Underneath their tough exteriors, some crocodilians have a sensitive side that scientists could use to shine light on our ancient climate, according to new findings published in the Journal of Vertebrate Paleontology.
The idea of a clock inside a crocodile was imagined by JM Barrie in the story of Peter Pan, but instead of telling the current time, ancient crocodilians could serve as climate "clocks" - proxies to study past climates, in a similar way to the use of tree rings and ice cores.
This is possible because scientists have discovered that some species of crocodilian were sensitive to changes in climate while others were more tolerant. Mapping the distribution of these different species using fossil remains could reveal more precise details about what the global climate was like in different locations millions of years ago.
"Our analysis suggests that crocodilians are even less of a homogenous group than previously thought and that some alligator-like reptiles were particularly good at tolerating the dramatic changes in climate that marked the end of the Eocene epoch and the beginning of the Oligocene," says lead author Dr Stéphane Jouve from the University of Sorbonne.
The transition between these epochs was marked by a climatic crisis, during which temperatures plummeted, sea levels fell drastically and many plants and animals became extinct as a result. Previous studies have suggested that crocodilians were one of the species to decline in diversity, but the new fossil analysis suggests that while some species did die out, others migrated to warmer waters and some managed to survive.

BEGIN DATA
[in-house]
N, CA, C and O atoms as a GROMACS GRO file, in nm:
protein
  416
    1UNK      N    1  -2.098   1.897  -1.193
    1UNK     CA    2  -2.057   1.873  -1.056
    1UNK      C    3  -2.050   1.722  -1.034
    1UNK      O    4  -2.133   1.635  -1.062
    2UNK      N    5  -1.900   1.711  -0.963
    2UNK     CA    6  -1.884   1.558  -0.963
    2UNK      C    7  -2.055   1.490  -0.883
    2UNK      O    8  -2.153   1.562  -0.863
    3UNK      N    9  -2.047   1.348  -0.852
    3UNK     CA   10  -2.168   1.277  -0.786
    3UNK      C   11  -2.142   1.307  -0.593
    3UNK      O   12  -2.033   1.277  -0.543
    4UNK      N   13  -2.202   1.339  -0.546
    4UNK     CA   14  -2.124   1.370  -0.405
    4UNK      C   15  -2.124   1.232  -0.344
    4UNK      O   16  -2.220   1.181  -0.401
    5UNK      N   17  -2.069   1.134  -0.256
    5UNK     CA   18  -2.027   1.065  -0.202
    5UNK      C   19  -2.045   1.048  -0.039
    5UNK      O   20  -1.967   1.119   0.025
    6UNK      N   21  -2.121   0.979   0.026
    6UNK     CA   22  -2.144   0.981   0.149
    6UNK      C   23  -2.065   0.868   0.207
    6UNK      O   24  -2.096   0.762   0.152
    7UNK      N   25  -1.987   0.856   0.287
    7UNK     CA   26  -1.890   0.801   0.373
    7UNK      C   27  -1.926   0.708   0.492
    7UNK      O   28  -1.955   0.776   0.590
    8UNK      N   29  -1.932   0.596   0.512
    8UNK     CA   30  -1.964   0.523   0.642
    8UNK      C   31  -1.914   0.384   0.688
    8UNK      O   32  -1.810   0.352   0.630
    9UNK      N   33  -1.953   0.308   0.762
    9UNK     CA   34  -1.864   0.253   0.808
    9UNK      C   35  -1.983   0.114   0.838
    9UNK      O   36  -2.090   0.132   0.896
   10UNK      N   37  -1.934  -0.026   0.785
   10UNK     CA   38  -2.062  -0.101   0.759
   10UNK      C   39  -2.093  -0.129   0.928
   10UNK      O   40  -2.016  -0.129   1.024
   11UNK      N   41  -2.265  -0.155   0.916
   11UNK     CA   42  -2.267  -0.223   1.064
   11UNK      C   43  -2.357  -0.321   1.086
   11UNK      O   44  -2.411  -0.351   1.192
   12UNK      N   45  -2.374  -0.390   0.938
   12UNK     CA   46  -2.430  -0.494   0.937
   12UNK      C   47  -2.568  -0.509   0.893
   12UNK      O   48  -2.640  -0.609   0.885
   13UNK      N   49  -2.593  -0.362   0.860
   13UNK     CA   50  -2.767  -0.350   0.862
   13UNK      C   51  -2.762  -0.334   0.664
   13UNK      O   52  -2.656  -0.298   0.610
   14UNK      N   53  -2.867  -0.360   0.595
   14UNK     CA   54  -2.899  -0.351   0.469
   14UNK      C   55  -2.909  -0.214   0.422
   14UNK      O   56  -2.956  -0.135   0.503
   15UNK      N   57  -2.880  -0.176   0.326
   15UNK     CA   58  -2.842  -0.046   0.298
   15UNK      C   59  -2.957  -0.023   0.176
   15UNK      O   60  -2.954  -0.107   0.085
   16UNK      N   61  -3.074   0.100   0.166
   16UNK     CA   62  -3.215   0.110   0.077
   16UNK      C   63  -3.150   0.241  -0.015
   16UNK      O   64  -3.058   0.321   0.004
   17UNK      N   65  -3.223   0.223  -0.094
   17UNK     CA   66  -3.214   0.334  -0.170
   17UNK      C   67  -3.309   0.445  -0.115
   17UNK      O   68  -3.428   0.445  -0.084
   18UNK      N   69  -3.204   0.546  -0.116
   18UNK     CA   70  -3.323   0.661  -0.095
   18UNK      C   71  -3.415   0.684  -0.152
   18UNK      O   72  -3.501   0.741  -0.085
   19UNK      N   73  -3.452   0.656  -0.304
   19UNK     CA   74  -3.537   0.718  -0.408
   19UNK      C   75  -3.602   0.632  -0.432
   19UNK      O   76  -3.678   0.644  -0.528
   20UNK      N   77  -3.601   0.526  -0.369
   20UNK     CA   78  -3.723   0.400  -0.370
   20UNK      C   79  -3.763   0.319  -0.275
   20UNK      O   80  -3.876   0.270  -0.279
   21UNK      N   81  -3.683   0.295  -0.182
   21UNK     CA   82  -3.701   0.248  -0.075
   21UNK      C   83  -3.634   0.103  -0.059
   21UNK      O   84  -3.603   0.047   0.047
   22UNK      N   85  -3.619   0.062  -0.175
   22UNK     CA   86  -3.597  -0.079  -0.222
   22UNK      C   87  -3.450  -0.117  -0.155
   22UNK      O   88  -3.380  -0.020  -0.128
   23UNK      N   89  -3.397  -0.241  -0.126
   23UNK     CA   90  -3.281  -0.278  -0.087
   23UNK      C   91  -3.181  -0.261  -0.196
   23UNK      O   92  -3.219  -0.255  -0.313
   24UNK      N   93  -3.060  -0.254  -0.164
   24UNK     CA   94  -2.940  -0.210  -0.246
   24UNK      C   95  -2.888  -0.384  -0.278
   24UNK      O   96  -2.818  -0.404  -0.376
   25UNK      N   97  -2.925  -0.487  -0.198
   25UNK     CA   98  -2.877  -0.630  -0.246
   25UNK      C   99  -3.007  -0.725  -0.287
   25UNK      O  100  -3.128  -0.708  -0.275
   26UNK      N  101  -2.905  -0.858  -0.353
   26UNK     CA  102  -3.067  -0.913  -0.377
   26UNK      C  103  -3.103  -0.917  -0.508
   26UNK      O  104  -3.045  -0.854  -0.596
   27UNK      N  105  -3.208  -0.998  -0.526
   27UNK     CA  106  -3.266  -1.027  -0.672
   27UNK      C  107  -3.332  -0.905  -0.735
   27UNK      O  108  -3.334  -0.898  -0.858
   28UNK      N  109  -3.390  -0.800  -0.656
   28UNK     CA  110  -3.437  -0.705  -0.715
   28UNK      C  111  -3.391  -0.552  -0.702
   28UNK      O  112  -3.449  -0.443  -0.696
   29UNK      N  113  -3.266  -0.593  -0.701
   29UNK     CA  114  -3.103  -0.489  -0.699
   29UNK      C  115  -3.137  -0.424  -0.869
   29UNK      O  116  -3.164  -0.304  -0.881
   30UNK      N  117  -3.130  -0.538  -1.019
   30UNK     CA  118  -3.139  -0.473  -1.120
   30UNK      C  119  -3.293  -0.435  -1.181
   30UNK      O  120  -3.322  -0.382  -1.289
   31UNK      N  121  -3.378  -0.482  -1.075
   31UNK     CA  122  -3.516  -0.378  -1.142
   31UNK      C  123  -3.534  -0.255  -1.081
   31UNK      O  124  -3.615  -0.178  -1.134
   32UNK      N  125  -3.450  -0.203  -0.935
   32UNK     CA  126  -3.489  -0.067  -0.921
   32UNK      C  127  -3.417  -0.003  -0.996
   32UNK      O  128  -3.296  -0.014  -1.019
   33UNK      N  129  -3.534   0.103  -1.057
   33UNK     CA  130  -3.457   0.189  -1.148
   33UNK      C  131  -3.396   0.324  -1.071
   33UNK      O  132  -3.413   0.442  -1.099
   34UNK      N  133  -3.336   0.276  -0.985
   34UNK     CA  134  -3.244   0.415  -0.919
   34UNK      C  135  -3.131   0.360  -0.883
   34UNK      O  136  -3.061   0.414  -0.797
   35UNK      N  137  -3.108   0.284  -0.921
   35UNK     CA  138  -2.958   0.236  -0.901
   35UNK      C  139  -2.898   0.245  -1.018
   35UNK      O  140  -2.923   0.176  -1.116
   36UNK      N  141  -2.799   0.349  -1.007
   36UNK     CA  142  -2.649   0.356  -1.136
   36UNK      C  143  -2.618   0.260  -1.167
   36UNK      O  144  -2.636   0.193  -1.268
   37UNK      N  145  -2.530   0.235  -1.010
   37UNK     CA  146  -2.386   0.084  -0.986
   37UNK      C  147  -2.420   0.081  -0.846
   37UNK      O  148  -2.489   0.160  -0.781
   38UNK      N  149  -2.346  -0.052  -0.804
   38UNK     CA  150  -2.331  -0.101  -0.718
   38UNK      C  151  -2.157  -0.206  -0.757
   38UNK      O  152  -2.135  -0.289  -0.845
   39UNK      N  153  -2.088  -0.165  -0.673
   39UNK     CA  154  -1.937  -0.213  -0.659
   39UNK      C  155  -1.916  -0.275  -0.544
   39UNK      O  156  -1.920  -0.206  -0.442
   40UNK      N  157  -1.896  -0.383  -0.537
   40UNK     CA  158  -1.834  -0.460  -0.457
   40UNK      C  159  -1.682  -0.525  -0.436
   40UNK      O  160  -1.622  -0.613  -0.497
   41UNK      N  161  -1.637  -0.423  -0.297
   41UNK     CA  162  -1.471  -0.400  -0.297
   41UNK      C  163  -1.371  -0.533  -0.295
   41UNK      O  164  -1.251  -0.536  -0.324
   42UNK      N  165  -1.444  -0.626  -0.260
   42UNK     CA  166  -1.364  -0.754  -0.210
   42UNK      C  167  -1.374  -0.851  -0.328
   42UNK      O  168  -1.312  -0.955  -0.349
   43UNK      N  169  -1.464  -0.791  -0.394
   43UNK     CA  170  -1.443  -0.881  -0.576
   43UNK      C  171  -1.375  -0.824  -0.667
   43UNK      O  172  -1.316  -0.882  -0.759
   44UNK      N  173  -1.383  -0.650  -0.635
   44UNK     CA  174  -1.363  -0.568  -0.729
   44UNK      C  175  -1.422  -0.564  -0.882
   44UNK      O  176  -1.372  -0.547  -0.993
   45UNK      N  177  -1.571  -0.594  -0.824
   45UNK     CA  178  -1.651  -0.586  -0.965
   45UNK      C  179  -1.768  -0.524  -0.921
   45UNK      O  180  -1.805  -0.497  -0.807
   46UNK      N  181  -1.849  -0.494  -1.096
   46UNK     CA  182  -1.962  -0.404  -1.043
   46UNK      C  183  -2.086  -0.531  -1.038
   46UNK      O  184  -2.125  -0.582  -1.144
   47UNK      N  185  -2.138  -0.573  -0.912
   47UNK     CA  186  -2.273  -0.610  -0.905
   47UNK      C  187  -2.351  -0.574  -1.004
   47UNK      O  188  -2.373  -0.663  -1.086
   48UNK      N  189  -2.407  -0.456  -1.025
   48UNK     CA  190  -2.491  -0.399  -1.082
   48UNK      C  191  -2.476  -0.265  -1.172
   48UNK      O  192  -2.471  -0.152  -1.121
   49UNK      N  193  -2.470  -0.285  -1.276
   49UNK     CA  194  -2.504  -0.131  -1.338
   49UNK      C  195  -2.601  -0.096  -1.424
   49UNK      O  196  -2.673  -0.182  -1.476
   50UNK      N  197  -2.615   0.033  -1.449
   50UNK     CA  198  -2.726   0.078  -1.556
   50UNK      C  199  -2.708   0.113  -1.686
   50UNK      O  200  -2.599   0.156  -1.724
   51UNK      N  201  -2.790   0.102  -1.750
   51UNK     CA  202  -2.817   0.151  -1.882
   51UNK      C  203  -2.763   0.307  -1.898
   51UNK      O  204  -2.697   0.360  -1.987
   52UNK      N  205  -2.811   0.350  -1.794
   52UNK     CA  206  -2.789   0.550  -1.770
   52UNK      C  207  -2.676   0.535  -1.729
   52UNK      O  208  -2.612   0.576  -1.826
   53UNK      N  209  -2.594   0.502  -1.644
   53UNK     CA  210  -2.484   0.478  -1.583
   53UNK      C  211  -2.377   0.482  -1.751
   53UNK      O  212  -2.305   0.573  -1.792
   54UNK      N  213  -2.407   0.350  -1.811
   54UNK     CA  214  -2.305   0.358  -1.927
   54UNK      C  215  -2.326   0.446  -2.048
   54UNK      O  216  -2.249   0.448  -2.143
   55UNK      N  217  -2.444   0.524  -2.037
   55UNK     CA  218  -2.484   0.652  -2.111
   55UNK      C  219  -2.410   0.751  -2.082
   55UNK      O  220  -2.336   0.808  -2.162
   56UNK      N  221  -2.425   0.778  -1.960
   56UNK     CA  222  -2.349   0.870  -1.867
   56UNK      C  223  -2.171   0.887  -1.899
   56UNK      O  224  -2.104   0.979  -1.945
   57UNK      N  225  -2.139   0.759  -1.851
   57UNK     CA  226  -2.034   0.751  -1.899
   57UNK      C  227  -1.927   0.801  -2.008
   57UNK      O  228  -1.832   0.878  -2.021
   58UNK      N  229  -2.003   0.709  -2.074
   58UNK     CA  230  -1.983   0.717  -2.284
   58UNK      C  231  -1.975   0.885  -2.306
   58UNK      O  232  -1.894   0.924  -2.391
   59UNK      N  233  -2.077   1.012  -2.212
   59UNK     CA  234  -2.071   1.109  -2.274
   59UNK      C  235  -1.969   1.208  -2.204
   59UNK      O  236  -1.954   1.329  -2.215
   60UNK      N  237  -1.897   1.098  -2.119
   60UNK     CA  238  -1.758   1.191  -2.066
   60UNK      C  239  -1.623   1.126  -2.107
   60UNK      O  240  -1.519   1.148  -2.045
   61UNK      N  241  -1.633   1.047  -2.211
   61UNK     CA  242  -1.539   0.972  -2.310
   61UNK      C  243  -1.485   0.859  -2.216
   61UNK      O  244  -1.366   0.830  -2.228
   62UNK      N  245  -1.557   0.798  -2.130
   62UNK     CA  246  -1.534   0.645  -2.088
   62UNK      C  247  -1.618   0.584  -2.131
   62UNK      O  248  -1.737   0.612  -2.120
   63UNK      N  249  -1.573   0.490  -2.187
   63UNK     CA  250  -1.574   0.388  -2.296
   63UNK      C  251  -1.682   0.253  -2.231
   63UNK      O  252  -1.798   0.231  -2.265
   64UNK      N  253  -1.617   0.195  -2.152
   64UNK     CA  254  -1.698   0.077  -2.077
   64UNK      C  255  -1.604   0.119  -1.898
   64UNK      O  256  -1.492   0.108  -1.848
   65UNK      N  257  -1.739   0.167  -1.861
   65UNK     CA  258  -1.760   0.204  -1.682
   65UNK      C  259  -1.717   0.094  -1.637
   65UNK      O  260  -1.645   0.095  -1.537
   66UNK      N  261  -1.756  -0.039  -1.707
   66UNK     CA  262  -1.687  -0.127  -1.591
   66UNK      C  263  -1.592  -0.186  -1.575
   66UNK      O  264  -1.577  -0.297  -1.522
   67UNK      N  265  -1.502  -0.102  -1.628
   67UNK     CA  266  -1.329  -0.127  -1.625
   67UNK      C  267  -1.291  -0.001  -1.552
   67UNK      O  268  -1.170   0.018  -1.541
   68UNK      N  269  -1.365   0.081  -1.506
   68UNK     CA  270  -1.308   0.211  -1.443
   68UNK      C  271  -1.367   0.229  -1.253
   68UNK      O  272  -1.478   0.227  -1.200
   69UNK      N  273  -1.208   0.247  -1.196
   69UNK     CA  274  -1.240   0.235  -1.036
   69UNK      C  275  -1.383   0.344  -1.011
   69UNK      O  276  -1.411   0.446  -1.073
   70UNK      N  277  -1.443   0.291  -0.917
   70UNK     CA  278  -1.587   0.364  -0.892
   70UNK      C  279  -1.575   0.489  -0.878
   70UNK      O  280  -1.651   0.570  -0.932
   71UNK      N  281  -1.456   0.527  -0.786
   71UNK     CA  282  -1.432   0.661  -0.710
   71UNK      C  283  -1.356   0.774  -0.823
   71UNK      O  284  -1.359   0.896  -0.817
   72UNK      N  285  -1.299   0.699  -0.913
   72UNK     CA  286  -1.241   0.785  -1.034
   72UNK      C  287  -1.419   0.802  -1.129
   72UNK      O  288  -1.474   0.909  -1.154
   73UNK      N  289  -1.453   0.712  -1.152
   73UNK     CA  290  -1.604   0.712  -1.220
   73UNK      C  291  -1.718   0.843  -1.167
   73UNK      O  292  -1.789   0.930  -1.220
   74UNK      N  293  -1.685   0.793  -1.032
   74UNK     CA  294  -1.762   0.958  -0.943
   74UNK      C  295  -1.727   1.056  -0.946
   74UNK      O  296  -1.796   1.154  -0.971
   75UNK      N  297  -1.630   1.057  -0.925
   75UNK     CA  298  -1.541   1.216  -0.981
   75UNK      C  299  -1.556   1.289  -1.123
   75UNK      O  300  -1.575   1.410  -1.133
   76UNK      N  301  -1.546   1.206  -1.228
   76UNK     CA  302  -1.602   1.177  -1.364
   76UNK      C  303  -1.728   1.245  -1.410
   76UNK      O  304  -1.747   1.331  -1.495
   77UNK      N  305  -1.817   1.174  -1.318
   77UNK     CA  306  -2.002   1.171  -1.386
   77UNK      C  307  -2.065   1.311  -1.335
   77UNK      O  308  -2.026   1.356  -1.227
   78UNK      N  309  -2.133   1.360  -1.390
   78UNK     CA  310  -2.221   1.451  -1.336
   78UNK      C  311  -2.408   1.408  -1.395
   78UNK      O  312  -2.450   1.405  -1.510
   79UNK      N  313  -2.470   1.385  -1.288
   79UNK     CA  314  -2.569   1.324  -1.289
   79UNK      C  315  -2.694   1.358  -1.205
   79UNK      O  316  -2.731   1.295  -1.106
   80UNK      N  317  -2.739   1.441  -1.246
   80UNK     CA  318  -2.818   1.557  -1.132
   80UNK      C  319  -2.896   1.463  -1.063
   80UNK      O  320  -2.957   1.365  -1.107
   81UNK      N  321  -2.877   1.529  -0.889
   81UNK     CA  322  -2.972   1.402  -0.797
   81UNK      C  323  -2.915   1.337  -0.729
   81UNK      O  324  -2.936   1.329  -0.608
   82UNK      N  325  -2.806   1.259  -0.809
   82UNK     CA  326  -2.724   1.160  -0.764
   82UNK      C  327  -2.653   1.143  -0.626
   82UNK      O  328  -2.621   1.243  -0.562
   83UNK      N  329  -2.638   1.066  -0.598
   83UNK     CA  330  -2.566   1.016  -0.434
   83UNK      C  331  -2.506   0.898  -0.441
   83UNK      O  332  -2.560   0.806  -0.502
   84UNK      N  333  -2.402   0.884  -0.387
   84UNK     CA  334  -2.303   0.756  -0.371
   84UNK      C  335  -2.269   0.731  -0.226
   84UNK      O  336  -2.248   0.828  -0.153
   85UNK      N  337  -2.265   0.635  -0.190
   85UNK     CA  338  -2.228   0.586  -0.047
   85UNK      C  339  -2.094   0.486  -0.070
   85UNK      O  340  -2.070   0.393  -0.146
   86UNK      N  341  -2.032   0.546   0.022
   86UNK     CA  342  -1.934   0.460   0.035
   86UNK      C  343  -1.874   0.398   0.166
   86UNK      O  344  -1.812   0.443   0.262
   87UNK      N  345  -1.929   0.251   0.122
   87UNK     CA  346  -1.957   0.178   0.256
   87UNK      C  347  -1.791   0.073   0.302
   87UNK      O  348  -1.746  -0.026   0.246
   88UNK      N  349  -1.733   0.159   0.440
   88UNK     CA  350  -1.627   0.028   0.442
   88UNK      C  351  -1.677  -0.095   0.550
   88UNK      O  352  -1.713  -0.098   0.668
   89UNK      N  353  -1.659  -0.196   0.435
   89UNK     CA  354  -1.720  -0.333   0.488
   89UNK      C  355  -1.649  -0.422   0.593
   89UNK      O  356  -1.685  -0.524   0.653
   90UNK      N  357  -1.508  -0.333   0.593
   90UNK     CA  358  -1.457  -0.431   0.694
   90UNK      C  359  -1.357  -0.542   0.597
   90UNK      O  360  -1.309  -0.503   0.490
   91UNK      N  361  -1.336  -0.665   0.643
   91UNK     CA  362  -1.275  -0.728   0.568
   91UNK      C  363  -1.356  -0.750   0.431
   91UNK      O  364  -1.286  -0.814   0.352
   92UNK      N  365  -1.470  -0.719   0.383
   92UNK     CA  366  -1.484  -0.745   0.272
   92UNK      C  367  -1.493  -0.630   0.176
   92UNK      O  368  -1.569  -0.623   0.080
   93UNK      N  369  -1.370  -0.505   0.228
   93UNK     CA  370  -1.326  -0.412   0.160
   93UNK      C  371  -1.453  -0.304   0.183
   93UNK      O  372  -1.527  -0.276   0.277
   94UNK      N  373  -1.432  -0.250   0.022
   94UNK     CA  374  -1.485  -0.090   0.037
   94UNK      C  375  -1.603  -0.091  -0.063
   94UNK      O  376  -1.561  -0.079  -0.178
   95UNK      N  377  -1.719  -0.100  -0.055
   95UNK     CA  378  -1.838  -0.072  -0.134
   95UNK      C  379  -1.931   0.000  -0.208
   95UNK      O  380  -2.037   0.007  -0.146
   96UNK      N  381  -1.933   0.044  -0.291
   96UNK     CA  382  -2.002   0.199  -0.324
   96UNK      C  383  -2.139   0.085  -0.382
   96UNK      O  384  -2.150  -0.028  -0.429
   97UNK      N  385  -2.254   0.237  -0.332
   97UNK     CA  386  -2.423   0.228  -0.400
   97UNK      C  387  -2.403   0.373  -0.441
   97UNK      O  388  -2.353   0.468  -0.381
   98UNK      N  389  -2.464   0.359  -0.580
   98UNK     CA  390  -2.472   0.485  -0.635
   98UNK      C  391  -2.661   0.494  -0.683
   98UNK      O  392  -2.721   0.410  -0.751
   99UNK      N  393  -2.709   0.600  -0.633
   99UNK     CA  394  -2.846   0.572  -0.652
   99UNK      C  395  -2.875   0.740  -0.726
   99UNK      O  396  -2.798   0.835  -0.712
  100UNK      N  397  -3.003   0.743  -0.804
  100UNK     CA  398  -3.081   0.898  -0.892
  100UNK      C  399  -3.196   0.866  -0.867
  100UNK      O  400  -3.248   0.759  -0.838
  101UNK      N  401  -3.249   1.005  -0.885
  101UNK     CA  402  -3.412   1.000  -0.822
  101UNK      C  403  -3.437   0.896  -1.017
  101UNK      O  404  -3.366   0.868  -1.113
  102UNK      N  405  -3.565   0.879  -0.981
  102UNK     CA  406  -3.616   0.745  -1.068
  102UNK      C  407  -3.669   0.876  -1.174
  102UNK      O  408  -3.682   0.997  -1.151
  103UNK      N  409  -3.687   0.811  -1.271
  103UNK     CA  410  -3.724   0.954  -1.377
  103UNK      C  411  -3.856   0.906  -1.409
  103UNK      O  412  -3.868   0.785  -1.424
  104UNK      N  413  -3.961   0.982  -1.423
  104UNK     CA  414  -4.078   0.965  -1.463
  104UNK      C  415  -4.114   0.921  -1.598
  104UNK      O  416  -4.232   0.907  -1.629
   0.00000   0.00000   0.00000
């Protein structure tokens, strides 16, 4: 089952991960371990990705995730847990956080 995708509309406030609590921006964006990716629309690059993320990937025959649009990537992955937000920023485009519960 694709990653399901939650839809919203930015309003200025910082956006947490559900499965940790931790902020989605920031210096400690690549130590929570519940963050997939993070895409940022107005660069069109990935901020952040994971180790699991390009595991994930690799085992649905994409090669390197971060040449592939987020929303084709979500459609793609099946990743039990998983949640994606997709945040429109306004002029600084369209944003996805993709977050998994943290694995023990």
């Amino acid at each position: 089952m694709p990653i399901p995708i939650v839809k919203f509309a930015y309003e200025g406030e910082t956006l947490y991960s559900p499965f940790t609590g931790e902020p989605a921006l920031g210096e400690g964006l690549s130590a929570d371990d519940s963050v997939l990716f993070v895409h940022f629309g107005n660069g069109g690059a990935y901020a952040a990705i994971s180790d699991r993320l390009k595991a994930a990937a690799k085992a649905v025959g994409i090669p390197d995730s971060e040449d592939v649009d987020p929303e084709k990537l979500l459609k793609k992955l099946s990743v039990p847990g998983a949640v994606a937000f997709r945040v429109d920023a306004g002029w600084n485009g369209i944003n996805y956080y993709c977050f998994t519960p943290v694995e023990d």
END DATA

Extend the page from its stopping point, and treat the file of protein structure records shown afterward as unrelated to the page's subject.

The coastal environment was transformed by the decline in sea level and some marine longirostrine crocodilians escaped the cold of Europe by migrating south to North Africa. The palaeontologists suggest that Morocco could have been the platform for other marine species, in the gavialoid family, to migrate to South America. Meanwhile, the marine tomistomines, a family of crocodilians whose distribution once included England, progressively disappeared from north to south, as the freeze continued.
Freshwater species were not affected by sea level but some couldn't survive the rapid decline in temperatures of the late Eocene and became extinct. Meanwhile, the alligator-like freshwater Diplocynodon continued to survive even the lowest temperatures of the early Oligocene epoch. Compared to the gavialoids and tomistomines, it survived a large range of latitudes, from Spain to cooler England.
The study was supported by European Community Research Infrastructure Action under the FP7
'Capacities' Program, and fieldwork research by GRANT #9765-15 from the National Geographic Society.
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